Telemedicine In India and it’s Legal Aspects by Nikita Lakhani

Telemedicine In India and it’s Legal Aspects




Telemedicine basically means healing at a distance. The W.H.O. has given an overview of telemedicine as the delivery of health care services, where distance is a critical factor by all healthcare professionals using information and communication technologies for the exchange of valid information for diagnosis, treatment and prevention of disease and injuries, research and evaluation, and for the continuing education of health care providers, all in the interests of advancing the health of individuals and their communities.


Telehealth is the use of electronic information and telecommunications technologies to support long-distance clinical healthcare, patient and professional health-related education and training, public health and health administration.

Telehealth, Telemedicine and Telecare

  • Telehealth is defined as encompassing a wide variety of technologies. This is utilized by health care professionals to enhance and exacerbate the entire health care delivery system. This definition is not limited to only healthcare but includes non-clinical services, such as training, administrative meetings, continuing medical education, etc.


  • Telemedicine on the other hand is a subset of telehealth that refers specifically to clinical services. Health care professionals provide services using the electronic platform and software rather than an interface physical visit to the patient.


  • Telemedicine is utilized for follow-up visits, management of chronic conditions, medication management, specialist consultation etc. that is a bridge and labyrinth of technological communication.


  • Telecare is the utilization of communication technology to provide infrastructural support remotely. Unlike telehealth and telemedicine, it is continuous, consistent and automatic. Telecare practices monitor patients and mitigate risks while allowing the patients to continue living in their own homes.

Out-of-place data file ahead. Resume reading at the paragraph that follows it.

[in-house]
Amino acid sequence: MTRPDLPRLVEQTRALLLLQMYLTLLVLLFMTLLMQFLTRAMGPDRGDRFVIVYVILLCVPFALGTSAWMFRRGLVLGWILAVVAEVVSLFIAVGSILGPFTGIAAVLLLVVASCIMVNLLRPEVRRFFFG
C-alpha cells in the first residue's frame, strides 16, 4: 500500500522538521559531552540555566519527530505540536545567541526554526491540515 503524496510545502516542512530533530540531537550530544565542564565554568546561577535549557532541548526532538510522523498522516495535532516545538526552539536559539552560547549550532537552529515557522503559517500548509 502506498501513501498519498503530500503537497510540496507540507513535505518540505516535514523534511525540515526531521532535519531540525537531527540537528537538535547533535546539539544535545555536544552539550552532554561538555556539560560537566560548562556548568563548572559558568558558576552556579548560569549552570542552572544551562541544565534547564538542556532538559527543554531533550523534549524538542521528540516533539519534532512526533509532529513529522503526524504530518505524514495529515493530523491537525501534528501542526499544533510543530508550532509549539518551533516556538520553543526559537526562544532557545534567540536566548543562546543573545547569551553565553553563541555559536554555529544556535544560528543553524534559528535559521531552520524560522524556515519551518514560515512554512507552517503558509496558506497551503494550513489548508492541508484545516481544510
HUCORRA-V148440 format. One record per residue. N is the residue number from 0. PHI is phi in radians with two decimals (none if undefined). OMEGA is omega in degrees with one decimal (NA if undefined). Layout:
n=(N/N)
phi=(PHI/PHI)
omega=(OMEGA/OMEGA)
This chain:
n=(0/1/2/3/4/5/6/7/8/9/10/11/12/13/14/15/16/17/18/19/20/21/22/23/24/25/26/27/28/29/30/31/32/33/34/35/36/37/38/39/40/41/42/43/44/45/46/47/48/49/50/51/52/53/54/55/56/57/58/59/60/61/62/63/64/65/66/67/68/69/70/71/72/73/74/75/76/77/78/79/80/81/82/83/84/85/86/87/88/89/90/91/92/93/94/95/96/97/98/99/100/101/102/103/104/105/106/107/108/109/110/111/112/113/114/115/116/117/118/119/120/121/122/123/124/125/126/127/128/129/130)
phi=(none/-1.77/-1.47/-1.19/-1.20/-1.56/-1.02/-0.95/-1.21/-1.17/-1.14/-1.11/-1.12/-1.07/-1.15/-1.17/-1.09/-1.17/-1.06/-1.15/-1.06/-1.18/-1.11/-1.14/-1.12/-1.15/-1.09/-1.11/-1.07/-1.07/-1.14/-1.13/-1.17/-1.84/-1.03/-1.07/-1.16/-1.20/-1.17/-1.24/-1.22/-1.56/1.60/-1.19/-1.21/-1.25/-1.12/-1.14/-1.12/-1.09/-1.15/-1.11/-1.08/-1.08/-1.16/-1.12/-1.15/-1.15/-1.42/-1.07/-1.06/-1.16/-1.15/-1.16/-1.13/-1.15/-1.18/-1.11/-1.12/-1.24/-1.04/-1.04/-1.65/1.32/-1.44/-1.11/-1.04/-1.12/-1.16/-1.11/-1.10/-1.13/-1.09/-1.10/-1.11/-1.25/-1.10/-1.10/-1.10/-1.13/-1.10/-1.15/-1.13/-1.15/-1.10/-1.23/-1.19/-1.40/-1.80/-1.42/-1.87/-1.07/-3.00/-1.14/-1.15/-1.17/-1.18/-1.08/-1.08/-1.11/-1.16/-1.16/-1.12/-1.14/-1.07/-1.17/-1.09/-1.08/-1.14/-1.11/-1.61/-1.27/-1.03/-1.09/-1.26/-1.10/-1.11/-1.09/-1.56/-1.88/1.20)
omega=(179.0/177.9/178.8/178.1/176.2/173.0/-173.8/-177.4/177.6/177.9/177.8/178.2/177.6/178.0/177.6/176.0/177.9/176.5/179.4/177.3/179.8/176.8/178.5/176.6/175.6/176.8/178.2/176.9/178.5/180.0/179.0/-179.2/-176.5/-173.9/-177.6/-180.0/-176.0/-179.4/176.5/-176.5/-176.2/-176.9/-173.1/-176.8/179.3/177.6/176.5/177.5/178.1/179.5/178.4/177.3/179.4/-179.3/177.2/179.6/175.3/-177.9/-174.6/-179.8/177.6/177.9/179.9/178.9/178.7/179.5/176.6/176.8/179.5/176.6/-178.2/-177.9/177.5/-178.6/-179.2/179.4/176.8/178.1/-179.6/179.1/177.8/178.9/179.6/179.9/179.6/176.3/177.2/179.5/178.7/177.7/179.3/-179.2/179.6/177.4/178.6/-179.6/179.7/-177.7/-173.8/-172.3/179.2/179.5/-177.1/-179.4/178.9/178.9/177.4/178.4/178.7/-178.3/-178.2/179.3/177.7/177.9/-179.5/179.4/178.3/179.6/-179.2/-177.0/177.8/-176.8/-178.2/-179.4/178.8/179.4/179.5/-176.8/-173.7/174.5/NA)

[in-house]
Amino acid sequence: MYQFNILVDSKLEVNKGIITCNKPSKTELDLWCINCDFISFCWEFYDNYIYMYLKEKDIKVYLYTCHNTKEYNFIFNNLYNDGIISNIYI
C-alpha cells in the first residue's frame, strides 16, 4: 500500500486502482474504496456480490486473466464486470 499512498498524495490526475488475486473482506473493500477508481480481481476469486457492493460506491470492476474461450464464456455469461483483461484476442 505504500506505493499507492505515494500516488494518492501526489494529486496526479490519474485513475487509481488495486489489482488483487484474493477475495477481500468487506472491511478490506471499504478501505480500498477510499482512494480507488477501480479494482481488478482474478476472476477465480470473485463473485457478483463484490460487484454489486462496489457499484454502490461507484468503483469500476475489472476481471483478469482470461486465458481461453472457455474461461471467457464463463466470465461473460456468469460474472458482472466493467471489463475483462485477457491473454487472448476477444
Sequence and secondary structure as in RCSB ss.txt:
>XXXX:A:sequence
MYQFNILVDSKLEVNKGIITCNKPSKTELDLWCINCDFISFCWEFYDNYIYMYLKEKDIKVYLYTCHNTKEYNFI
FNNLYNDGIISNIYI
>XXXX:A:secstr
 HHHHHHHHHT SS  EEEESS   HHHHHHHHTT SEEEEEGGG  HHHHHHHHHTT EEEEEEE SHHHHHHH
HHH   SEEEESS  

• Such risks might include a fall which may need immediate medical attention. Telecare is of paramount importance for senior citizens.


  • Telemedicine is used to denote clinical service delivered by a Registered Medical Practitioner while telehealth is a broader term of use of technology for health and health related services including telemedicine.


Telelmedicine in India

In Utopia, every citizen may have immediate access to the appropriate specialist for medical consultation. In the real world however, this cannot even be a dream. It is a fact of life that “All Men are equal, but some are more equal than others.” We in India are at present, unable to provide even total primary medical care in the rural areas. Secondary and tertiary medical care is not uniformly available even in suburban and urban areas. Incentives to entice specialists to practice even in suburban areas have failed.

In contrast to the bleak scenario in healthcare, computer literacy is developing quickly in India. Healthcare providers are now looking at Telemedicine as their newly found Avatar. Theoretically, it is far easier to set up an excellent telecommunication infrastructure in suburban and rural India than to place hundreds of medical specialists in these places. We have realized that the future of telecommunications lies in satellite-based technology and fiber optic cables.

The Beginning